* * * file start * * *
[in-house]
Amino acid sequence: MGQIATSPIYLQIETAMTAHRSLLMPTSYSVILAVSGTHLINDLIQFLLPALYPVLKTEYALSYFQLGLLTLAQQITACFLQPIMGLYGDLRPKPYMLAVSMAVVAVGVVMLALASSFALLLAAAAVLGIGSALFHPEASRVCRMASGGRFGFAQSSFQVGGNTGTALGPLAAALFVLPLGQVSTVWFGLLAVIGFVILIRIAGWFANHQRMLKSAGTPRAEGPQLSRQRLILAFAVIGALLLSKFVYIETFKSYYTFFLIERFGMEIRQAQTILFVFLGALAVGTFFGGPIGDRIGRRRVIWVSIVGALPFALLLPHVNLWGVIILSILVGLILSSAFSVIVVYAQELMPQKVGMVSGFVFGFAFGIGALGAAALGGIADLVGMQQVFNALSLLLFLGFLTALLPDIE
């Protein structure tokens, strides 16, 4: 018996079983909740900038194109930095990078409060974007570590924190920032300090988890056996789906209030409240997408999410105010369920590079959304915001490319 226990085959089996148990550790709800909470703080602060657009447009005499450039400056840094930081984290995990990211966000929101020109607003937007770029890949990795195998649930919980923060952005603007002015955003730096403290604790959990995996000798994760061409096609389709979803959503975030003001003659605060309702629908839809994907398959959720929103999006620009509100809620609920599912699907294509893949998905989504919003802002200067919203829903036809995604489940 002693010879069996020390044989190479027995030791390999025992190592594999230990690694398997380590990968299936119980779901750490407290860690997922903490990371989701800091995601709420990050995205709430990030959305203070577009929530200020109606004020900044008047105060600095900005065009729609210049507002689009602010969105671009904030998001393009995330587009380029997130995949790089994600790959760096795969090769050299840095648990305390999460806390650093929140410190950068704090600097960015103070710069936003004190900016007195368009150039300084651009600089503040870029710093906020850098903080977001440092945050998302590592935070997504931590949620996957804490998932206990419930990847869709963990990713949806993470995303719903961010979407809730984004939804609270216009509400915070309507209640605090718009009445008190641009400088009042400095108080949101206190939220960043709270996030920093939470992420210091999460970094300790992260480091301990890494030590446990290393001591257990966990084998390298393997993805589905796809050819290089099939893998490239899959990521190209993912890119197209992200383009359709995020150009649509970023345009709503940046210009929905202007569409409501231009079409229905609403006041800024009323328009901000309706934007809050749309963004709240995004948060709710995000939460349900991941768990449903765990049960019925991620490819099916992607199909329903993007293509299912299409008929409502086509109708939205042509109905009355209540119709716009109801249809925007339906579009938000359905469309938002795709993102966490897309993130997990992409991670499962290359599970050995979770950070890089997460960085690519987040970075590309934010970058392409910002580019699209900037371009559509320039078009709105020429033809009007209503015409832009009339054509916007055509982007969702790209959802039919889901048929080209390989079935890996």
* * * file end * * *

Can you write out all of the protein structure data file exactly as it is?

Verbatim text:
[in-house]
Amino acid sequence: MGQIATSPIYLQIETAMTAHRSLLMPTSYSVILAVSGTHLINDLIQFLLPALYPVLKTEYALSYFQLGLLTLAQQITACFLQPIMGLYGDLRPKPYMLAVSMAVVAVGVVMLALASSFALLLAAAAVLGIGSALFHPEASRVCRMASGGRFGFAQSSFQVGGNTGTALGPLAAALFVLPLGQVSTVWFGLLAVIGFVILIRIAGWFANHQRMLKSAGTPRAEGPQLSRQRLILAFAVIGALLLSKFVYIETFKSYYTFFLIERFGMEIRQAQTILFVFLGALAVGTFFGGPIGDRIGRRRVIWVSIVGALPFALLLPHVNLWGVIILSILVGLILSSAFSVIVVYAQELMPQKVGMVSGFVFGFAFGIGALGAAALGGIADLVGMQQVFNALSLLLFLGFLTALLPDIE
């Protein structure tokens, strides 16, 4: 018996079983909740900038194109930095990078409060974007570590924190920032300090988890056996789906209030409240997408999410105010369920590079959304915001490319 226990085959089996148990550790709800909470703080602060657009447009005499450039400056840094930081984290995990990211966000929101020109607003937007770029890949990795195998649930919980923060952005603007002015955003730096403290604790959990995996000798994760061409096609389709979803959503975030003001003659605060309702629908839809994907398959959720929103999006620009509100809620609920599912699907294509893949998905989504919003802002200067919203829903036809995604489940 002693010879069996020390044989190479027995030791390999025992190592594999230990690694398997380590990968299936119980779901750490407290860690997922903490990371989701800091995601709420990050995205709430990030959305203070577009929530200020109606004020900044008047105060600095900005065009729609210049507002689009602010969105671009904030998001393009995330587009380029997130995949790089994600790959760096795969090769050299840095648990305390999460806390650093929140410190950068704090600097960015103070710069936003004190900016007195368009150039300084651009600089503040870029710093906020850098903080977001440092945050998302590592935070997504931590949620996957804490998932206990419930990847869709963990990713949806993470995303719903961010979407809730984004939804609270216009509400915070309507209640605090718009009445008190641009400088009042400095108080949101206190939220960043709270996030920093939470992420210091999460970094300790992260480091301990890494030590446990290393001591257990966990084998390298393997993805589905796809050819290089099939893998490239899959990521190209993912890119197209992200383009359709995020150009649509970023345009709503940046210009929905202007569409409501231009079409229905609403006041800024009323328009901000309706934007809050749309963004709240995004948060709710995000939460349900991941768990449903765990049960019925991620490819099916992607199909329903993007293509299912299409008929409502086509109708939205042509109905009355209540119709716009109801249809925007339906579009938000359905469309938002795709993102966490897309993130997990992409991670499962290359599970050995979770950070890089997460960085690519987040970075590309934010970058392409910002580019699209900037371009559509320039078009709105020429033809009007209503015409832009009339054509916007055509982007969702790209959802039919889901048929080209390989079935890996």